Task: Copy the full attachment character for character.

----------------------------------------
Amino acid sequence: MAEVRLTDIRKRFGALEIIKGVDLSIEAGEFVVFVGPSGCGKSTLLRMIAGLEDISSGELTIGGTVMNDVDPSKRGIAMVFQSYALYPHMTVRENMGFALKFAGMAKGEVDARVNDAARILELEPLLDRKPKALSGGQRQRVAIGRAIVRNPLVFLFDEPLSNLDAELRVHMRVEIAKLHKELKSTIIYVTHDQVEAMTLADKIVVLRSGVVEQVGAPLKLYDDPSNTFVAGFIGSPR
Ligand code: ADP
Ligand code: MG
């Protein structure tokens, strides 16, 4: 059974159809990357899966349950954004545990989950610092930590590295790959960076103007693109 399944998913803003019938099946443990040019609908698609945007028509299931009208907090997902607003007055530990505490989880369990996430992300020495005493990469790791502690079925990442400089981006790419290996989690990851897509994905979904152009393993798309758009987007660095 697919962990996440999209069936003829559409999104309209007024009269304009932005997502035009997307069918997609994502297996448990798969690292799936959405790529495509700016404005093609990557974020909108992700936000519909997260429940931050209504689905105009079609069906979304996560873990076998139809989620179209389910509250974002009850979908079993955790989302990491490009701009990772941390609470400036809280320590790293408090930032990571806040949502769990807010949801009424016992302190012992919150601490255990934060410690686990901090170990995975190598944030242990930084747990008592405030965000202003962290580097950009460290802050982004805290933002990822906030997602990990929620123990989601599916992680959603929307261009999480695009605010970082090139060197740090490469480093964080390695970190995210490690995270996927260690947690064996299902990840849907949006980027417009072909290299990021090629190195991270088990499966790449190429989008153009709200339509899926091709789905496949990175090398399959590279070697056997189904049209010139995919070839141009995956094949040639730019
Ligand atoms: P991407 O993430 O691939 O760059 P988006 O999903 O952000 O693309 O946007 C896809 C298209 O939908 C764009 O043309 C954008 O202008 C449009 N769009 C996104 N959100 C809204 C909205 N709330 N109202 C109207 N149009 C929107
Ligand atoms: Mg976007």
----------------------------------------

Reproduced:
Amino acid sequence: MAEVRLTDIRKRFGALEIIKGVDLSIEAGEFVVFVGPSGCGKSTLLRMIAGLEDISSGELTIGGTVMNDVDPSKRGIAMVFQSYALYPHMTVRENMGFALKFAGMAKGEVDARVNDAARILELEPLLDRKPKALSGGQRQRVAIGRAIVRNPLVFLFDEPLSNLDAELRVHMRVEIAKLHKELKSTIIYVTHDQVEAMTLADKIVVLRSGVVEQVGAPLKLYDDPSNTFVAGFIGSPR
Ligand code: ADP
Ligand code: MG
């Protein structure tokens, strides 16, 4: 059974159809990357899966349950954004545990989950610092930590590295790959960076103007693109 399944998913803003019938099946443990040019609908698609945007028509299931009208907090997902607003007055530990505490989880369990996430992300020495005493990469790791502690079925990442400089981006790419290996989690990851897509994905979904152009393993798309758009987007660095 697919962990996440999209069936003829559409999104309209007024009269304009932005997502035009997307069918997609994502297996448990798969690292799936959405790529495509700016404005093609990557974020909108992700936000519909997260429940931050209504689905105009079609069906979304996560873990076998139809989620179209389910509250974002009850979908079993955790989302990491490009701009990772941390609470400036809280320590790293408090930032990571806040949502769990807010949801009424016992302190012992919150601490255990934060410690686990901090170990995975190598944030242990930084747990008592405030965000202003962290580097950009460290802050982004805290933002990822906030997602990990929620123990989601599916992680959603929307261009999480695009605010970082090139060197740090490469480093964080390695970190995210490690995270996927260690947690064996299902990840849907949006980027417009072909290299990021090629190195991270088990499966790449190429989008153009709200339509899926091709789905496949990175090398399959590279070697056997189904049209010139995919070839141009995956094949040639730019
Ligand atoms: P991407 O993430 O691939 O760059 P988006 O999903 O952000 O693309 O946007 C896809 C298209 O939908 C764009 O043309 C954008 O202008 C449009 N769009 C996104 N959100 C809204 C909205 N709330 N109202 C109207 N149009 C929107
Ligand atoms: Mg976007």